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Rajesh Paulose, a hydrogen program manager with Chevron, explains how compressors are used in the process of making hydrogen from natural gas at AC Transit's hydrogen bus facilities at its Oakland bus barn.
For a bus company, it's a lofty vision:

"Imagine a world without smog. Imagine clean air and clear blue skies. Imagine your neighborhood without the noise of internal combustion engines.

"Then take away global warming. Then take away dependence on foreign oil."

That's AC Transit's vision for its cutting-edge $21 million pilot program to test hydrogen fuel cell and electric hybrid technology in three of its working buses and five staff cars.

"The laptop computer: Think of where this technology has gone," says the transit agency's marketing and communications director, Jamie Levin, as he leads a breathless tour of the hulking 40-foot buses and the Oakland facilities built to keep them fueled and maintained. "The technology will get smaller, it will get lighter, it will get cheaper."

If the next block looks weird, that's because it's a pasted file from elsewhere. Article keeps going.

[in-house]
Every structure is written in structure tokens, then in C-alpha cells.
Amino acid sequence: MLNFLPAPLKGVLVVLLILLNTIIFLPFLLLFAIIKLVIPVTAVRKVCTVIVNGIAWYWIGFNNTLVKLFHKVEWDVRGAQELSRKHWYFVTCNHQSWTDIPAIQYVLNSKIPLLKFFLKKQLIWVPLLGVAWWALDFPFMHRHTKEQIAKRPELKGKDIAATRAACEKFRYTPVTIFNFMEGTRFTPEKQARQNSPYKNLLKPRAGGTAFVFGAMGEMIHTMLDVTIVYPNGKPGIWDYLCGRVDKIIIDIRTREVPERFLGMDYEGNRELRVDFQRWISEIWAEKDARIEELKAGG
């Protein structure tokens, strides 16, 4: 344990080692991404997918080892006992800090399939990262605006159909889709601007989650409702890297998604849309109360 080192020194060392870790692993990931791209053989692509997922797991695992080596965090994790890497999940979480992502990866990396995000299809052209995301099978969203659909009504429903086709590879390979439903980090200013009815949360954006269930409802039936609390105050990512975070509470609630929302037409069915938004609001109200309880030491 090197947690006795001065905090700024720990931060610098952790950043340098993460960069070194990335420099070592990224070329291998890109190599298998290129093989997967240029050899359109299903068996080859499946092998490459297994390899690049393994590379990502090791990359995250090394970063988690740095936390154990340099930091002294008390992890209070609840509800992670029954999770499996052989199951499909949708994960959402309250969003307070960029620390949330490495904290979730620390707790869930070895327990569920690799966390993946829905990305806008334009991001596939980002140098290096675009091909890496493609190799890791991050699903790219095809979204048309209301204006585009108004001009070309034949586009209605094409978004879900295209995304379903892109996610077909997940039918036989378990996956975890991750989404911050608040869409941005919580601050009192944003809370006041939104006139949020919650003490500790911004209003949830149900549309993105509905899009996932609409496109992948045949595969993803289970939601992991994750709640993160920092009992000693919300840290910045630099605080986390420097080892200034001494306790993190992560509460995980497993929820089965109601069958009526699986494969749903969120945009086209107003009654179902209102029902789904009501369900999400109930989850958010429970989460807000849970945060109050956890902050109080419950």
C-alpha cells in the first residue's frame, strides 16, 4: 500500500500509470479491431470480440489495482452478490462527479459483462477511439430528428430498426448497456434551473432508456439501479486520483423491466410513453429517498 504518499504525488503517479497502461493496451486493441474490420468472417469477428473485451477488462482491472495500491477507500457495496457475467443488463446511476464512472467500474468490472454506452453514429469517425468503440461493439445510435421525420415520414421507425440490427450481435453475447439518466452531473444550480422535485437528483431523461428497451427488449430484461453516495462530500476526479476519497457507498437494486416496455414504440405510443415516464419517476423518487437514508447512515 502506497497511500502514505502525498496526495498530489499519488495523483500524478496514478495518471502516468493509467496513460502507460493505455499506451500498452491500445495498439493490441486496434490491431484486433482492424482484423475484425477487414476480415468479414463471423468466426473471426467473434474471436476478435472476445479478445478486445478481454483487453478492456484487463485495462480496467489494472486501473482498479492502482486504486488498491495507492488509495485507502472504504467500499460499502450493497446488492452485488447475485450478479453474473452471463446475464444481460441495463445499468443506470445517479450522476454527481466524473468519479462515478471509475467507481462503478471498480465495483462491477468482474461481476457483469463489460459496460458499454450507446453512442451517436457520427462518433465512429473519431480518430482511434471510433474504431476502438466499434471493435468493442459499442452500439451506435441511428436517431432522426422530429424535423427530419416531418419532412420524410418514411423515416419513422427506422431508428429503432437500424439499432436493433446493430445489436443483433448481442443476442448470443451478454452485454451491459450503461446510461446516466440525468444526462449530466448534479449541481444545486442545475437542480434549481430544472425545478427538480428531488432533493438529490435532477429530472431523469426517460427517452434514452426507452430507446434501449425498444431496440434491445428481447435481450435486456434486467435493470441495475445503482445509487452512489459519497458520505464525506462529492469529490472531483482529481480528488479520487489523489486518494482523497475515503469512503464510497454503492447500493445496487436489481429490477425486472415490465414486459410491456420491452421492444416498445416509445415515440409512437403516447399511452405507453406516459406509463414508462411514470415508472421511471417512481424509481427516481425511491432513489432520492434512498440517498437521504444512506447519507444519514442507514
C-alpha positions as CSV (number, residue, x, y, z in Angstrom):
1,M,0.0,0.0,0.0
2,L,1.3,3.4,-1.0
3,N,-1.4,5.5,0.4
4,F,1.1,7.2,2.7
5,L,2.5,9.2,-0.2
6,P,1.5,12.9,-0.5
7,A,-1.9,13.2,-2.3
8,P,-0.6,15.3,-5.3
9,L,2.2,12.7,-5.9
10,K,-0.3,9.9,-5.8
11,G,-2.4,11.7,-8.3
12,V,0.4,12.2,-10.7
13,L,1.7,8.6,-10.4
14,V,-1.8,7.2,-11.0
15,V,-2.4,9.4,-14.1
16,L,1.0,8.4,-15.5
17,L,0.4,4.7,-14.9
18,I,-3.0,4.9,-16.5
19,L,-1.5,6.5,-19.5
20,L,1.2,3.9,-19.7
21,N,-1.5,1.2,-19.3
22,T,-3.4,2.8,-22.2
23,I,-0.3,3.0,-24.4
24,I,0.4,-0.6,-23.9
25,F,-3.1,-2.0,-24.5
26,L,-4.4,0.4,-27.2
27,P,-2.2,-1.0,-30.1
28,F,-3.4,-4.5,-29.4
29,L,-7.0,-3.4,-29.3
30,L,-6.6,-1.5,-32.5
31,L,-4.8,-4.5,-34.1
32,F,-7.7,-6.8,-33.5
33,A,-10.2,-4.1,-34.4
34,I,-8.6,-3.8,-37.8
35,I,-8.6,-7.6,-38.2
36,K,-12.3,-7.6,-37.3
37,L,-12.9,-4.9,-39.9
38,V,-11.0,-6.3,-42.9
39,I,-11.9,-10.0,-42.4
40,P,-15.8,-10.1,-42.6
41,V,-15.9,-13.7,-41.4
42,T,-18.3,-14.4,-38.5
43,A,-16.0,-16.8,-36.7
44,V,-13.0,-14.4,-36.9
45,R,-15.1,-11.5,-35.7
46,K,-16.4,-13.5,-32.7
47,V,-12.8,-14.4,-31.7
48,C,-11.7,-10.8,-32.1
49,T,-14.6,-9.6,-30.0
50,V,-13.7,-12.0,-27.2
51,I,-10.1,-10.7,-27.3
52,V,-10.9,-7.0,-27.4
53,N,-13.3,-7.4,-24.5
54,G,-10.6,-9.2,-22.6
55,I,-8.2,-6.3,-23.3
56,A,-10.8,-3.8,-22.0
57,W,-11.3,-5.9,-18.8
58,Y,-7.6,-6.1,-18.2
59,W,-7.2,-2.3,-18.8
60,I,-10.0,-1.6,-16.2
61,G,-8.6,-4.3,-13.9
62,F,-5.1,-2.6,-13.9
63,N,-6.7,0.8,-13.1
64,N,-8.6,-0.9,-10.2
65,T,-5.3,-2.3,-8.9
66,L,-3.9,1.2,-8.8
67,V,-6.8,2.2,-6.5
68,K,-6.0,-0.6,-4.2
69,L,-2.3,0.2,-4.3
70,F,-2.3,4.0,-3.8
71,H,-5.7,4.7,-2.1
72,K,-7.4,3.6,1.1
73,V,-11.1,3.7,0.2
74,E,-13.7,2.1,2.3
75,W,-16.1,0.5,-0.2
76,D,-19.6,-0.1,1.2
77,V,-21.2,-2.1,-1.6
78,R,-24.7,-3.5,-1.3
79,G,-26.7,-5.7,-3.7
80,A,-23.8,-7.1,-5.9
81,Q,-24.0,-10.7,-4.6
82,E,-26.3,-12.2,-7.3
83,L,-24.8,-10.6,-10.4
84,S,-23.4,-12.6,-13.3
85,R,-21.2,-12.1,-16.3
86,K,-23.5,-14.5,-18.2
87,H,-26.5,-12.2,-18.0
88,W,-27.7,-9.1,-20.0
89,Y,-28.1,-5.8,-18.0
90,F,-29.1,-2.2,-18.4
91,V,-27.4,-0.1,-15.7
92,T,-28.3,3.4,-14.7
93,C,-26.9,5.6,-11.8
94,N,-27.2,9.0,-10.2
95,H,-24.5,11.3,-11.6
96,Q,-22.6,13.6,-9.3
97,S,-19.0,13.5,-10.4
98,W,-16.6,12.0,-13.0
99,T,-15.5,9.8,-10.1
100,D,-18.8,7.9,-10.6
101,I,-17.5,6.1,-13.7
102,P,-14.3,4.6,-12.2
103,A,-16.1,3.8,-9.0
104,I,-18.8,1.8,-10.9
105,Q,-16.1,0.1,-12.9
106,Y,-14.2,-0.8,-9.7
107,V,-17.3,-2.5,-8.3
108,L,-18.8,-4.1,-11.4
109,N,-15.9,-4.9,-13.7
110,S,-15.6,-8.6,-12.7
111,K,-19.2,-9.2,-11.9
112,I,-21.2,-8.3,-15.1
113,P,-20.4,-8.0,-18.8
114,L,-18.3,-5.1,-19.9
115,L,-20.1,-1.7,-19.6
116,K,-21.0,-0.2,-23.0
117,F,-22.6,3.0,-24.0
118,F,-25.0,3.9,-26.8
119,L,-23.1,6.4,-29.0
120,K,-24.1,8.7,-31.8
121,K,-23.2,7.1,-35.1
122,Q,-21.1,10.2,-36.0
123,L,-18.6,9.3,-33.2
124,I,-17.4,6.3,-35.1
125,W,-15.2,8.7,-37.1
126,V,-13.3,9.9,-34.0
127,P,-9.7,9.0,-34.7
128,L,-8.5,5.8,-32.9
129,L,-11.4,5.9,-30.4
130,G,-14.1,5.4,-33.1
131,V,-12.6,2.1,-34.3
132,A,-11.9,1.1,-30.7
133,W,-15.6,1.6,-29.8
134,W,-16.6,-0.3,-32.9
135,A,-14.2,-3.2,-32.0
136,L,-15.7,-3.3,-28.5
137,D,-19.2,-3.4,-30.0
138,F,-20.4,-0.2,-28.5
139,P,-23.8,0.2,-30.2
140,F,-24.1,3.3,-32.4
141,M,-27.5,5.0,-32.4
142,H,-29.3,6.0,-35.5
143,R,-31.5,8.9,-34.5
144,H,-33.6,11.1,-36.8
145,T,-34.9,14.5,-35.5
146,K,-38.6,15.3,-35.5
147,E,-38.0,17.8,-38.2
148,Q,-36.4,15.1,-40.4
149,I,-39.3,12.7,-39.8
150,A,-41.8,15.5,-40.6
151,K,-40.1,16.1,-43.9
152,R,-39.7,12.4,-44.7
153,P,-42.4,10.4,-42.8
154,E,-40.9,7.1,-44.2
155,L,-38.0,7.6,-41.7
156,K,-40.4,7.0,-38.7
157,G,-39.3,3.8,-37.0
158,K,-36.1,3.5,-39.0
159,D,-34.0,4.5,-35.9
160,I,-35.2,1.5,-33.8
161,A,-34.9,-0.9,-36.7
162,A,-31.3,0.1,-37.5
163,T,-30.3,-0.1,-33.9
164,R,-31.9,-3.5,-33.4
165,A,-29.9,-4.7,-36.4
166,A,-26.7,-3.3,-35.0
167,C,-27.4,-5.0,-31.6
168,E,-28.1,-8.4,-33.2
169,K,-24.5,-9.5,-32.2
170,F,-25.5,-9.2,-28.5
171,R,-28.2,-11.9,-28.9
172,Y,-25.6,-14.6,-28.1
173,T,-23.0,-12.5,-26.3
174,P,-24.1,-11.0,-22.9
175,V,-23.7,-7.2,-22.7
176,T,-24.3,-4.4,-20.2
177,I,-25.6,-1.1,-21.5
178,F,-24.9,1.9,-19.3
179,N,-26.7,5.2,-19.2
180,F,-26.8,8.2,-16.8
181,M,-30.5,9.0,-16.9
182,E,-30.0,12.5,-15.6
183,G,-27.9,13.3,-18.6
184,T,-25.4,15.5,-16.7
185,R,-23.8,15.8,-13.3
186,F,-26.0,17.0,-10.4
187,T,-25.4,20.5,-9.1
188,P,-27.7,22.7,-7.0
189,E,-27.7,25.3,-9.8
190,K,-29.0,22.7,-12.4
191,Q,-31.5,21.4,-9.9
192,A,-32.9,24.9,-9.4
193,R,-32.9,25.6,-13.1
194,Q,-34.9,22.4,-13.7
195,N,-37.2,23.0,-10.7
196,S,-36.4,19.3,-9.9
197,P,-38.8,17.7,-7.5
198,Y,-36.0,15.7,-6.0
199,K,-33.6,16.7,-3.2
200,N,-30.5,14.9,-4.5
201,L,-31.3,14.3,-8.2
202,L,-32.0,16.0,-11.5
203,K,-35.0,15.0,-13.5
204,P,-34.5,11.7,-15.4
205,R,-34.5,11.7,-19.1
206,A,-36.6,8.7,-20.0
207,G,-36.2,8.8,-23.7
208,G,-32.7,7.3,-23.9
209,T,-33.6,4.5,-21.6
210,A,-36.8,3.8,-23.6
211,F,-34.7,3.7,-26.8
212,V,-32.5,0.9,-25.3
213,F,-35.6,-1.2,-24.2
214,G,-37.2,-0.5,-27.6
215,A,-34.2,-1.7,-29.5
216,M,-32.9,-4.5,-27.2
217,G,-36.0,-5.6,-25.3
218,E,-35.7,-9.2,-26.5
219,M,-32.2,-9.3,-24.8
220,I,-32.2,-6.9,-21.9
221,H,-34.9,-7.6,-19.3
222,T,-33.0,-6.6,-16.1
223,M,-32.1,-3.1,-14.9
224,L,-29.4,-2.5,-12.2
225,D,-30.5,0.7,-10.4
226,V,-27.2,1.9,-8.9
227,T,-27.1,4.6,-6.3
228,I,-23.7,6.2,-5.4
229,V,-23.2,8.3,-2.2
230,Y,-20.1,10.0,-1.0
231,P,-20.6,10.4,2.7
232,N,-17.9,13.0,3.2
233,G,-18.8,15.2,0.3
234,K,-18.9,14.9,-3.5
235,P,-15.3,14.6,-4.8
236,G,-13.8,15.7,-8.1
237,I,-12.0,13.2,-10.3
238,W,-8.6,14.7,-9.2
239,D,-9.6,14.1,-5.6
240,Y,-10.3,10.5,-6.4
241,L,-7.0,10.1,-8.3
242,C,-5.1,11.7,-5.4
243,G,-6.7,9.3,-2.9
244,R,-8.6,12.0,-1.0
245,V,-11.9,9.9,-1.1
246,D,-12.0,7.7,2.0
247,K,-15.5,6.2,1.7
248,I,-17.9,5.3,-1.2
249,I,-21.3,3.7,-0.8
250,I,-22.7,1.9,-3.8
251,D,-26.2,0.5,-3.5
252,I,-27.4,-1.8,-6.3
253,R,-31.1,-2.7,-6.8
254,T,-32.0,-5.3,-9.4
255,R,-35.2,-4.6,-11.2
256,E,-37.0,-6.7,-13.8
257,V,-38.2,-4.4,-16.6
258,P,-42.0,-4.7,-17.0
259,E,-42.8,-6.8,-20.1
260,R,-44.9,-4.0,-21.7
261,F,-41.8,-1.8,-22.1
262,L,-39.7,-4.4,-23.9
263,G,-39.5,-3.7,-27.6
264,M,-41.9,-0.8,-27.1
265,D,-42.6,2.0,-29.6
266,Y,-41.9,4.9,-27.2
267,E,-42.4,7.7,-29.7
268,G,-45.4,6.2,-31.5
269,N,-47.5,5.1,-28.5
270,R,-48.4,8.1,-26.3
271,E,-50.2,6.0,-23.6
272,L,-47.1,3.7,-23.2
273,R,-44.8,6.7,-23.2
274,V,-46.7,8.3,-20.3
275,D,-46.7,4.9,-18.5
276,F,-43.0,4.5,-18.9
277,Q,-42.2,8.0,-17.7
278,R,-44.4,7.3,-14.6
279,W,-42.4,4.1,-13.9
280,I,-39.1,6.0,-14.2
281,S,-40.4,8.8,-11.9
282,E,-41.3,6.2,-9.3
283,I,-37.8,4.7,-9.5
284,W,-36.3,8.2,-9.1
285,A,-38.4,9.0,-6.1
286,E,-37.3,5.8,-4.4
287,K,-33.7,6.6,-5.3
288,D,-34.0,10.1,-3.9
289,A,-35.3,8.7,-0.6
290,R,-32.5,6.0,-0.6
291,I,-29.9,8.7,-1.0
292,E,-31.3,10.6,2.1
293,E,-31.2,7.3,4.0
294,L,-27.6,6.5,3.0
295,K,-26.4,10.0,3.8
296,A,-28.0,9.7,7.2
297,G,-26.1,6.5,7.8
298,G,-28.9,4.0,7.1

In a nation desperate not to become an international hostage to fossil fuel, the pitch was enough to capture the imagination of President George Bush.

"Investing in new technologies like hydrogen will enable this economy to be strong, people to be able to afford fuel, this country's national security not dependent on parts of the world that are unstable," Bush said during an April visit to the California Fuel Cell Partnership, where he got to hear Levin's pitch about the threshhold of a new transportation age while standing on the doorstep of an AC Transit fuel-cell bus.

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